SYDCAE artwork

The South Yorkshire Dementia Creative Arts Exhibition 2015

 The 7th annual South Yorkshire Dementia Creative Arts Exhibition took place in May at the Exhibition Space, Jessop West. On display was artwork produced by people affected by dementia in South Yorkshire, and further afield. People with dementia, family supporters and dementia care practitioners – as well as local children and acclaimed artists - shared their talents to create a unique range of art responding to this year's theme of Hopes and Fears. From paintings to poetry, from videos to sculpture, the exhibition showcased the talents of many.

As in previous years Hopes and Fears offered a range of stimulating activities for visitors as a result of partnerships forged with others in the dementia community. For example, Lost Chord performed live music to people with dementia when professional musicians Luke Carver Goss and Oliver Wilson Dixon visited. Grace Stead from Enrichment for the Elderly ran a puppet-making workshop and the multi-talented Francesca from Katy Robinson Fitness Fusion led a dance workshop.7th South Yorkshire Dementia Create Arts Exhibition


A new departure this year, allied to the exhibition, was the organisation of Dementia Futures, a conference by 9 University of Sheffield PhD students. The conference was attended by 65 people including members of the public, professionals and people affected directly by dementia. The feedback suggests that the event was of great value to students and delegates alike, encouraging the former to translate their research for a lay audience, and providing the latter with a clearer idea of the exciting dementia research being undertaken by our young researchers. Interviews were conducted with both BBC Radio Sheffield and SheffieldLive! to publicise this innovative event.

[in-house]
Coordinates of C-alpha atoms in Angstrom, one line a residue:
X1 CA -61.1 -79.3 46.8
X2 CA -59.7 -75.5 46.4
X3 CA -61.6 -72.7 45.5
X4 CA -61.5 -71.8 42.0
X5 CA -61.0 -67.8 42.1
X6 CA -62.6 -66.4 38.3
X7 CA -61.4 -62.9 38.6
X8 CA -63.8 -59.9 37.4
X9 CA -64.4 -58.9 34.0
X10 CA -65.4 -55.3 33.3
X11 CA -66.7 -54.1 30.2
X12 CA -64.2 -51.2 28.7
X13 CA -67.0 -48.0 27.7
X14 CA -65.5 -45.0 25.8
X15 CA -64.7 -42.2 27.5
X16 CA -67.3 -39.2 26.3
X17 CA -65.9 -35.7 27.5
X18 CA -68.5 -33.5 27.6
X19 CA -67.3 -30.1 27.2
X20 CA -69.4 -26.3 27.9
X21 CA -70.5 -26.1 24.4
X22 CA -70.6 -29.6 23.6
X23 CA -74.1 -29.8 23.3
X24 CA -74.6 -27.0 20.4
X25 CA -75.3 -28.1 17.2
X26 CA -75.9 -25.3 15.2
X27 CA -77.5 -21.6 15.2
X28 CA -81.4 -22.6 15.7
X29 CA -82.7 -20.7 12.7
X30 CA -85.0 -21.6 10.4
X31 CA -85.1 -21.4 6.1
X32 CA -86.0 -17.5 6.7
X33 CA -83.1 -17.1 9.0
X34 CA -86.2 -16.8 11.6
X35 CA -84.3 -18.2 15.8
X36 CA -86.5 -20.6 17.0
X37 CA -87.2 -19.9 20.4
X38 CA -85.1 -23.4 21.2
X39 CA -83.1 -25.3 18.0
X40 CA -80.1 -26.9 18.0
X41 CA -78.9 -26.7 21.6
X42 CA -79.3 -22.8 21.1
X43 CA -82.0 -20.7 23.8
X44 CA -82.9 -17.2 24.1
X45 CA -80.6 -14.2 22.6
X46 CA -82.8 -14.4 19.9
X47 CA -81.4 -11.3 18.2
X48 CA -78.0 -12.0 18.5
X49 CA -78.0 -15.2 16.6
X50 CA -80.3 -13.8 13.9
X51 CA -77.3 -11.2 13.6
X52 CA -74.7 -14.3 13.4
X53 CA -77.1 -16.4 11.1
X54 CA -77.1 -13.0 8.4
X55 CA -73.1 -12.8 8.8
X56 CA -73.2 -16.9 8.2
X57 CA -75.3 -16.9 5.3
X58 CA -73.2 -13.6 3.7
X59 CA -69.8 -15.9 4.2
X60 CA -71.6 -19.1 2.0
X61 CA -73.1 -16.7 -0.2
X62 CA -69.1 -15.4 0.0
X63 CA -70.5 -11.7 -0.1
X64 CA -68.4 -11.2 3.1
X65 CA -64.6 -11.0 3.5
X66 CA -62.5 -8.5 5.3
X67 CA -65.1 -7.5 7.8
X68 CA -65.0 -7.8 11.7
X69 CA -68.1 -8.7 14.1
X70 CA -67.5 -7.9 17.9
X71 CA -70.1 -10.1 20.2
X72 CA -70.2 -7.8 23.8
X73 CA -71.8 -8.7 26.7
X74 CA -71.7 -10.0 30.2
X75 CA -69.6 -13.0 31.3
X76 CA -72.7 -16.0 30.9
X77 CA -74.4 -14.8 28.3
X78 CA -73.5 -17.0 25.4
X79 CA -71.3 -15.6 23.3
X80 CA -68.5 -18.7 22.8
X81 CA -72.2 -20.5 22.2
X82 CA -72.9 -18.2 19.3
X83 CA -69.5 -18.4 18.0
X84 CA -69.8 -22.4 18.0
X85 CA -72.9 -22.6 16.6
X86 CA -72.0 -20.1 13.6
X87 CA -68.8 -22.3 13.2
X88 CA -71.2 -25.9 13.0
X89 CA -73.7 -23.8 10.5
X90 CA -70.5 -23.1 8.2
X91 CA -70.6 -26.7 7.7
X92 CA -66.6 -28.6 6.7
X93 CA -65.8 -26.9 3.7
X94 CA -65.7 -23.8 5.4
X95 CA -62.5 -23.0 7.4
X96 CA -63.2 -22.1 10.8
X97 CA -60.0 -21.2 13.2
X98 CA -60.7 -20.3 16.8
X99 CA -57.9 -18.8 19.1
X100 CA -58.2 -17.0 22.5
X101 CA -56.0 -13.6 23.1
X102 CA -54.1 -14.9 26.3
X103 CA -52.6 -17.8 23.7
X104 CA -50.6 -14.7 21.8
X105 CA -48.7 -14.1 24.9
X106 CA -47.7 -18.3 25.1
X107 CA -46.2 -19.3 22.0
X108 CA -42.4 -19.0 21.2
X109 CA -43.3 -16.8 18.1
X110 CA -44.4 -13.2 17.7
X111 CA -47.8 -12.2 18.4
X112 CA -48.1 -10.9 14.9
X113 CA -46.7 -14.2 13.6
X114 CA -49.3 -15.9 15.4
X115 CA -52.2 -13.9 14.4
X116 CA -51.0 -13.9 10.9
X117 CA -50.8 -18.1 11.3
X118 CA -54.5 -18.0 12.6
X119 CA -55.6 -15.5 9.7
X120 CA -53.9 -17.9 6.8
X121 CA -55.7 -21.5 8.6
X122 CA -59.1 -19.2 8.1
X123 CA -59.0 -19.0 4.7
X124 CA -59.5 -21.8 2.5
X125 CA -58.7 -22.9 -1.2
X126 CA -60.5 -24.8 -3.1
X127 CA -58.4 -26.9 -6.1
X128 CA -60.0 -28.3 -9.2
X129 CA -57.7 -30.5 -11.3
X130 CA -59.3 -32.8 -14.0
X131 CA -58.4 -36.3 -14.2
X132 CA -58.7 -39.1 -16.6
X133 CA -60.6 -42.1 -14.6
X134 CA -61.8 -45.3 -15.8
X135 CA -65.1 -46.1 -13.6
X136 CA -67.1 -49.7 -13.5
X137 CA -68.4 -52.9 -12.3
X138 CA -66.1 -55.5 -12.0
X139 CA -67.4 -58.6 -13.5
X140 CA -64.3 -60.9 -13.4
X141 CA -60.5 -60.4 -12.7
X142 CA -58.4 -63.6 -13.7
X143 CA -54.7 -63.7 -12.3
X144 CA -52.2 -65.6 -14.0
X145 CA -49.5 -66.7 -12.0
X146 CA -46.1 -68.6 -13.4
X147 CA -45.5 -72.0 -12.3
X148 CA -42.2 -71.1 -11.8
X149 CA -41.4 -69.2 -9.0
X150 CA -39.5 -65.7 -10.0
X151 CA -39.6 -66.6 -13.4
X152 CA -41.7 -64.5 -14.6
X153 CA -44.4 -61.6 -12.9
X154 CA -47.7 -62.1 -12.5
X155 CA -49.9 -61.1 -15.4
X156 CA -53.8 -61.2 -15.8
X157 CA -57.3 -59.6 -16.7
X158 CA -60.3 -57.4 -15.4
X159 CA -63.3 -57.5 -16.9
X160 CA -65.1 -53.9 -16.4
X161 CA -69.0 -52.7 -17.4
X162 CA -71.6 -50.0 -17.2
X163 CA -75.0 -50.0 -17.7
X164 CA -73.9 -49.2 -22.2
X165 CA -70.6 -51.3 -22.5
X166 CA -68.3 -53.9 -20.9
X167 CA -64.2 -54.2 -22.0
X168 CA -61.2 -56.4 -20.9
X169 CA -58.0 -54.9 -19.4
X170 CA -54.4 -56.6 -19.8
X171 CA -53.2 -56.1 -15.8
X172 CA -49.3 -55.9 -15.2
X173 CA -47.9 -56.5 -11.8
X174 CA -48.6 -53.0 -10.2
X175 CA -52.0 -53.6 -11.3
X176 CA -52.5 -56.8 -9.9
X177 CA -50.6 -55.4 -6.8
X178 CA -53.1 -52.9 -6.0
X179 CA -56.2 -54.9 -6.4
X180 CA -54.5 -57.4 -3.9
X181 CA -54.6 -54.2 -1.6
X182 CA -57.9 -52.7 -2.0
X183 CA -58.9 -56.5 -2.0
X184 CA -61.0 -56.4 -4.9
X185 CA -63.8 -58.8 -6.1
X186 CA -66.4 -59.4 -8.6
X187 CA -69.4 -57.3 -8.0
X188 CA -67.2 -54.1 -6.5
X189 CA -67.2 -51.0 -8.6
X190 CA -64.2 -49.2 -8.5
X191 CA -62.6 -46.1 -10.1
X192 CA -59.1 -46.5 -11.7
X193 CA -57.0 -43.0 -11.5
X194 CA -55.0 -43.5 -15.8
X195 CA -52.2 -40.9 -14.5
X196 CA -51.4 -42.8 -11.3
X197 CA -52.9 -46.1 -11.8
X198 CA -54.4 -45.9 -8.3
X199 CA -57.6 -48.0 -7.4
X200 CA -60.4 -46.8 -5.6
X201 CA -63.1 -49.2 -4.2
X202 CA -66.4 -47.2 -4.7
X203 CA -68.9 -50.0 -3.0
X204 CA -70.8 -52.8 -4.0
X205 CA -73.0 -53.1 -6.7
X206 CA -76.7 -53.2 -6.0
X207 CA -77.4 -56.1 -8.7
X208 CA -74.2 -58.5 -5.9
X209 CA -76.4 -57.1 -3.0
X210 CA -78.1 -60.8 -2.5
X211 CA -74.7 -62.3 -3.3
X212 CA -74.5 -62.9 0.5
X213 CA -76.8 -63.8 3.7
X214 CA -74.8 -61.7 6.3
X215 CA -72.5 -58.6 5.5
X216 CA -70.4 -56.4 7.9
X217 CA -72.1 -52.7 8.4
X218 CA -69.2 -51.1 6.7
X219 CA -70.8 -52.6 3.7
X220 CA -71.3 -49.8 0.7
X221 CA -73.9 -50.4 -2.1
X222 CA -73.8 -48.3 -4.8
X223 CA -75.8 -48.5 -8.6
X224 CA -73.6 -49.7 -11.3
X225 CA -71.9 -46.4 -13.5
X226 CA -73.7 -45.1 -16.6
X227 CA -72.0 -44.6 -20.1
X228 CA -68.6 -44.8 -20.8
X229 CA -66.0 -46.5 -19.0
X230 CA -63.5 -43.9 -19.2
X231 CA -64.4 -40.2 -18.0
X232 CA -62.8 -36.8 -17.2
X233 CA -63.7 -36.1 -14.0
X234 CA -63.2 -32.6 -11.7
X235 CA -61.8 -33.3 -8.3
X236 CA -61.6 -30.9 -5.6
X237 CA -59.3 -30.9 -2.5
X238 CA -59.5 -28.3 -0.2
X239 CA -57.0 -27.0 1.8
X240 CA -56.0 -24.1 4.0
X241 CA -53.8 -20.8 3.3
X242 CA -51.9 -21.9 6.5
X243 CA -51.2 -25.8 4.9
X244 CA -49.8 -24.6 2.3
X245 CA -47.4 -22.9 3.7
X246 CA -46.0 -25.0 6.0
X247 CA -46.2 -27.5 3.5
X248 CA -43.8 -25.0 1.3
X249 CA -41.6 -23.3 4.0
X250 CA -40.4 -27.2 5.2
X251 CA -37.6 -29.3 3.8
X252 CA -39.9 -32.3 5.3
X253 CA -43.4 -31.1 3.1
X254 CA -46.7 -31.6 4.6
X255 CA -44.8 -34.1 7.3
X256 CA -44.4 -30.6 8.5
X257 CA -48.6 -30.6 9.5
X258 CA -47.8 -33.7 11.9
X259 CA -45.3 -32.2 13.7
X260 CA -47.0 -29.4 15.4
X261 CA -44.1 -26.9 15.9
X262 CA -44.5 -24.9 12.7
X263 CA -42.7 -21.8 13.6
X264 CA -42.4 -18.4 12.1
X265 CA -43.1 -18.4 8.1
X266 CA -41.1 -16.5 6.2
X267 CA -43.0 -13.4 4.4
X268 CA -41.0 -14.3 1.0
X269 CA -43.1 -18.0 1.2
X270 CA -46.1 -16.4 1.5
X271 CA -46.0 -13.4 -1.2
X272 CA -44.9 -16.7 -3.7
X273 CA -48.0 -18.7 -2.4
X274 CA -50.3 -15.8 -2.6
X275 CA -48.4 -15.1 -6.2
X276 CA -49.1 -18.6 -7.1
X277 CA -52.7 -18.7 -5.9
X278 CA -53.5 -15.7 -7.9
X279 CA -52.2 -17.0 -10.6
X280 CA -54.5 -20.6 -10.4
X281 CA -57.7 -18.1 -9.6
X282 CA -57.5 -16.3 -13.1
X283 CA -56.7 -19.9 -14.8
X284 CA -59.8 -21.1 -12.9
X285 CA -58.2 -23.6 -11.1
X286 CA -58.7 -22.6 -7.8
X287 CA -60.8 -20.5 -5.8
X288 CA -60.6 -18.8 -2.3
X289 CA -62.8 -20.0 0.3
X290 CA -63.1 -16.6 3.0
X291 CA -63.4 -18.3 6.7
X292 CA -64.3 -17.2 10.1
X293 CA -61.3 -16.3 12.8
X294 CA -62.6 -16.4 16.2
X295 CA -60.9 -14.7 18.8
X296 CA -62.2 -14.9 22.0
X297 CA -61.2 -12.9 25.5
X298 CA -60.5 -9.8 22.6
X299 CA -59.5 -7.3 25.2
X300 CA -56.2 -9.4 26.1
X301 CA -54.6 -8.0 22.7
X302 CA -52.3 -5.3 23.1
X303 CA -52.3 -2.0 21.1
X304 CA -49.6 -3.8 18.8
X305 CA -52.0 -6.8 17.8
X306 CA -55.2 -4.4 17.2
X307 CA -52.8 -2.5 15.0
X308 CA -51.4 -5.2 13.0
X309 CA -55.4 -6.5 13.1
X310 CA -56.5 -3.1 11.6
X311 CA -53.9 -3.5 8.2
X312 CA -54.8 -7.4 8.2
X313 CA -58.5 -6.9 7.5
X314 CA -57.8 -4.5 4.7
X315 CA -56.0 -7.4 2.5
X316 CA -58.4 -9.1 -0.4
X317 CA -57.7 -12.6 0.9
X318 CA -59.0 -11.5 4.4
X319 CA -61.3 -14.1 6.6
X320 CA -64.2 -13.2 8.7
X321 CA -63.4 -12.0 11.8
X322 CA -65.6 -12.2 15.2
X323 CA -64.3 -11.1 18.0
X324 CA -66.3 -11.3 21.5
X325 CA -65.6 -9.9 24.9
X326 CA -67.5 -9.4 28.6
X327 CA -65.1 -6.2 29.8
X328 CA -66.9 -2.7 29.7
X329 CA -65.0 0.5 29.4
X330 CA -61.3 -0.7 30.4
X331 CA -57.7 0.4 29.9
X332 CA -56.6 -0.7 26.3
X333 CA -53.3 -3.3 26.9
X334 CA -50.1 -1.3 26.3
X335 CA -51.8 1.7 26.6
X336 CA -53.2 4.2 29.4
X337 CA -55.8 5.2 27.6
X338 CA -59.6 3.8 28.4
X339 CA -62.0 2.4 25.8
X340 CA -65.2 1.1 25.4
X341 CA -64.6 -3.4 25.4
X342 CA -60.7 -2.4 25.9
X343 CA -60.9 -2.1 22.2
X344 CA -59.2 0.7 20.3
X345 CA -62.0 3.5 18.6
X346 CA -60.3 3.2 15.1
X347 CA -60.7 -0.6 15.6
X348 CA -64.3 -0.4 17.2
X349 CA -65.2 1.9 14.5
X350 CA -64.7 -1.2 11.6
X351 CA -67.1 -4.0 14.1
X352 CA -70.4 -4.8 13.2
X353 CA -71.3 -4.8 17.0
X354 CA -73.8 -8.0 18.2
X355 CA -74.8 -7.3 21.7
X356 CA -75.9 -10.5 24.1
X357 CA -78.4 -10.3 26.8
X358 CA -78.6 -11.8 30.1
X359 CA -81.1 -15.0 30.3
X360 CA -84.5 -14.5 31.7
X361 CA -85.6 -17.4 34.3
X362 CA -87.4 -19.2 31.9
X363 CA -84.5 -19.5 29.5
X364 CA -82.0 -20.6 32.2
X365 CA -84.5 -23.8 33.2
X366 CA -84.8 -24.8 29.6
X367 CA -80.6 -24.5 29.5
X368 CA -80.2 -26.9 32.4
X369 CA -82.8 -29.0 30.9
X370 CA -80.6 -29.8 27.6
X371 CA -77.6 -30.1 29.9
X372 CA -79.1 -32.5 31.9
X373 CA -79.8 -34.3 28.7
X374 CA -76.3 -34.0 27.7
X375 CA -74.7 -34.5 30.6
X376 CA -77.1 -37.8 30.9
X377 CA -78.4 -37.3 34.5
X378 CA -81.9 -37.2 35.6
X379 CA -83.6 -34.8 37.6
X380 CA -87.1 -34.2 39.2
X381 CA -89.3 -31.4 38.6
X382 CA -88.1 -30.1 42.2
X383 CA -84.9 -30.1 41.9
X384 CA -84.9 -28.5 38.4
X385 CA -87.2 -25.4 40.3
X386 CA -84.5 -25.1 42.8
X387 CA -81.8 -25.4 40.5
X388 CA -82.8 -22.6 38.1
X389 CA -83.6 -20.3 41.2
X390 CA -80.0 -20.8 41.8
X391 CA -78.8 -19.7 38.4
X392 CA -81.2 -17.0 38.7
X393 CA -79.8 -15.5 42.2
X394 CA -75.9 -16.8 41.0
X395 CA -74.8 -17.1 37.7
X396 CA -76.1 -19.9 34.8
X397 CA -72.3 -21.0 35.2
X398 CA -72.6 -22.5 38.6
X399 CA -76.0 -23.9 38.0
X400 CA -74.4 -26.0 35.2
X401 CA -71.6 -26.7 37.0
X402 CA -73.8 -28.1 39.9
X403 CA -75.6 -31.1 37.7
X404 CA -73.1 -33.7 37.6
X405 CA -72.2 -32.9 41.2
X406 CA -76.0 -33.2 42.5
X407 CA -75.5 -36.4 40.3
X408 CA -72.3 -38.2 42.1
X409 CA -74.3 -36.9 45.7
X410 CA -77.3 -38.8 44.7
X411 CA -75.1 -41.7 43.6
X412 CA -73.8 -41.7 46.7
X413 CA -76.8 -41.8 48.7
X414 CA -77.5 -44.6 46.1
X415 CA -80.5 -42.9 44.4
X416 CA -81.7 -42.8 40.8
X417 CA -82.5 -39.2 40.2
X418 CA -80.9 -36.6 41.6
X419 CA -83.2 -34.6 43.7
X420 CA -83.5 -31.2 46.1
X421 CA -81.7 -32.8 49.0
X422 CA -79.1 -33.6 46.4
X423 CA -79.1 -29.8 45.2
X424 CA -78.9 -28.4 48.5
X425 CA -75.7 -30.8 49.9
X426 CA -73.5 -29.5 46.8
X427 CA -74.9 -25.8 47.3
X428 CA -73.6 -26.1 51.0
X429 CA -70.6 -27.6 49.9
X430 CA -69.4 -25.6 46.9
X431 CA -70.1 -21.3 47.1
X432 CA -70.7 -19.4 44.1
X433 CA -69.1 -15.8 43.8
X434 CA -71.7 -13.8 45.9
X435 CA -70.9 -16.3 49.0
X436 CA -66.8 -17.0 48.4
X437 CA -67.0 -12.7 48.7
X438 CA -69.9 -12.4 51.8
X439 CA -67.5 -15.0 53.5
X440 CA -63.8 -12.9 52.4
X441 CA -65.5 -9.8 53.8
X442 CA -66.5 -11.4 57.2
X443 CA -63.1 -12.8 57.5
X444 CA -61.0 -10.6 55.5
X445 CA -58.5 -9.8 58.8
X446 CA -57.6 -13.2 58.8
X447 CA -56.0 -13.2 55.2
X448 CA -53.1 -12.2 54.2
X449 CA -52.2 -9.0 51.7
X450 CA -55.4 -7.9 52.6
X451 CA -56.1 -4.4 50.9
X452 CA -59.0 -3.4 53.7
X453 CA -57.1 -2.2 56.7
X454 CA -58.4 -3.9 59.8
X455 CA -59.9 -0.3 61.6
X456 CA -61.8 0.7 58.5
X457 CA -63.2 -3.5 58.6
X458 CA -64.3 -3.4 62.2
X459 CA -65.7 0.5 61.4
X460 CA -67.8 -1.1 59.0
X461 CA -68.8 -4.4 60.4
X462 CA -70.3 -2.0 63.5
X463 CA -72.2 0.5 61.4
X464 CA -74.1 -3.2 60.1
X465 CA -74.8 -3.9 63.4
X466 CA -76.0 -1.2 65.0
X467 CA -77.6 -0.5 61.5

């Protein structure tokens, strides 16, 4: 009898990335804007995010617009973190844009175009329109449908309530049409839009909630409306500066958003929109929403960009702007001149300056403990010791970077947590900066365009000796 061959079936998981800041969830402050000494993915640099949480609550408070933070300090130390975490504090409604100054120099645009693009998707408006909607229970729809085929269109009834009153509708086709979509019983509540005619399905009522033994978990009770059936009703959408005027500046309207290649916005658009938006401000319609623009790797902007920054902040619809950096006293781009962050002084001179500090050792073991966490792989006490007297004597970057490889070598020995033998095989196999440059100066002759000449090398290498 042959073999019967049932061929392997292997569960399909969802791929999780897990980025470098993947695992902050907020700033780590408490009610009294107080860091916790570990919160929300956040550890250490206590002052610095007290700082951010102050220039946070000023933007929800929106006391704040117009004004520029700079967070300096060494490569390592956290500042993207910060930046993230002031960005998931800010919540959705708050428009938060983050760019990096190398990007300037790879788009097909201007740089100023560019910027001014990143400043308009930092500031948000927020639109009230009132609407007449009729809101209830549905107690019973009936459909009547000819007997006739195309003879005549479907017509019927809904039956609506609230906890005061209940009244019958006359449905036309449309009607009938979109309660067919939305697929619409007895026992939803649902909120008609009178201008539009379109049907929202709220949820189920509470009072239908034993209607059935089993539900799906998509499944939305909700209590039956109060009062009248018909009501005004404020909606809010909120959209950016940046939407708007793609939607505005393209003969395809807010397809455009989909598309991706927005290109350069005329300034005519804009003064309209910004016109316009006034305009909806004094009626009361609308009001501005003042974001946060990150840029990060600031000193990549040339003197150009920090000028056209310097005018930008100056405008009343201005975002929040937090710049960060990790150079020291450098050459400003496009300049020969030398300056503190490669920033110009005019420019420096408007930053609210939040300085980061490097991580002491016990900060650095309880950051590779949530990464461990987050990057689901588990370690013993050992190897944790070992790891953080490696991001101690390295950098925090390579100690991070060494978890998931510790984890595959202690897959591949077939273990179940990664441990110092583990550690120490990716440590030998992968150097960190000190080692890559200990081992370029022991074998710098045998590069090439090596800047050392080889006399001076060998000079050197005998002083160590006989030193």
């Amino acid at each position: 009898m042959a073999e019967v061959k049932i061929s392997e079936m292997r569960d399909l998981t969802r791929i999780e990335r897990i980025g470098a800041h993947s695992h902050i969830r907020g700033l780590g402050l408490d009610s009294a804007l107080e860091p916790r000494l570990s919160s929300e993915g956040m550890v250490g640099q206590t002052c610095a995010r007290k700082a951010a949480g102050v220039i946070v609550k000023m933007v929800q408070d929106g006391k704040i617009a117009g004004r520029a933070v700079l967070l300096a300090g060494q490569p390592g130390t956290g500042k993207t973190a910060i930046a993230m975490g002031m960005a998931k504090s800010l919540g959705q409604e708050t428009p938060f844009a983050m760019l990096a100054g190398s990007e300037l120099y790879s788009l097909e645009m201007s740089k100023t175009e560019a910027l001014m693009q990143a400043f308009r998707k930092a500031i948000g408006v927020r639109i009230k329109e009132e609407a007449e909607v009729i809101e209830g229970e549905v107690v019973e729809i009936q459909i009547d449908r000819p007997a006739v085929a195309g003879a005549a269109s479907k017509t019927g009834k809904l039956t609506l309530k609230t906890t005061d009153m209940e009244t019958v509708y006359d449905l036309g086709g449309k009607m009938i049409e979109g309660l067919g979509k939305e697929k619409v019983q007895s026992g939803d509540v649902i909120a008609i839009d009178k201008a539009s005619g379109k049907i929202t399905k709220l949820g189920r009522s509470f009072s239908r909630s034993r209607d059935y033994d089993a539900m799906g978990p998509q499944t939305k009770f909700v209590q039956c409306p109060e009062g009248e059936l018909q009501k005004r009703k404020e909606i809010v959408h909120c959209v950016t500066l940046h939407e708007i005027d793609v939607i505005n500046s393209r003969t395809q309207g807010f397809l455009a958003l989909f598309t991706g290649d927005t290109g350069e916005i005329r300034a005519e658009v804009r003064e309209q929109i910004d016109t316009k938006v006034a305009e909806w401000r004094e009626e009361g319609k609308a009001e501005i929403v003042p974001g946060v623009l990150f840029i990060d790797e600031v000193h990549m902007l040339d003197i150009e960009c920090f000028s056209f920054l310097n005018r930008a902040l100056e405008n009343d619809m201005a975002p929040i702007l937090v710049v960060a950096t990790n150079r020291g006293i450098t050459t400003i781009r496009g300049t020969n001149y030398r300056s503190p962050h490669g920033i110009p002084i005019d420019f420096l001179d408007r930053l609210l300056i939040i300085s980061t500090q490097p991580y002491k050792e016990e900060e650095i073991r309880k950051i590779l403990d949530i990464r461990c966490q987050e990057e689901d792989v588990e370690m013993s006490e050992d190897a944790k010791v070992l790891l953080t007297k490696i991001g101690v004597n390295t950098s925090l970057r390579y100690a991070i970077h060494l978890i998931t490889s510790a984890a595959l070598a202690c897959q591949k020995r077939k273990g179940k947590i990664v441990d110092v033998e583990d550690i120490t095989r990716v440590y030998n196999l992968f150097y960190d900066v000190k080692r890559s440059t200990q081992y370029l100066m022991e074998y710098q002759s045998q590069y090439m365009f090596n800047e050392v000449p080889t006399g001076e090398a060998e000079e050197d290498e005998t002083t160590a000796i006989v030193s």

The most important aspect of the creative art event, however, was offering people affected by dementia in the local community an opportunity to come and see their work in a public exhibition. Thank you to all the artists who contributed, from Doncaster to Detroit. I am greatly indebted to my assistant coordinator Natasha Wilson and to Albert Attom (both BMedSci Health and Human Sciences finalists) for their voluntary work. Also, I am very grateful to Kay Allinson at Age UK Sheffield for once again helping to place two brilliant University of Sheffield Social Work students, Janniene Akhtar and Francesca Mitchell, at the exhibition to ensure everyone who visited enjoyed a friendly and safe experience. Thanks too to Kelvin. Finally, many thanks to Dr Tracey Moore for the departmental support given once again to this event.

For more details on the exhibition visit:

www.sydcae.co.uk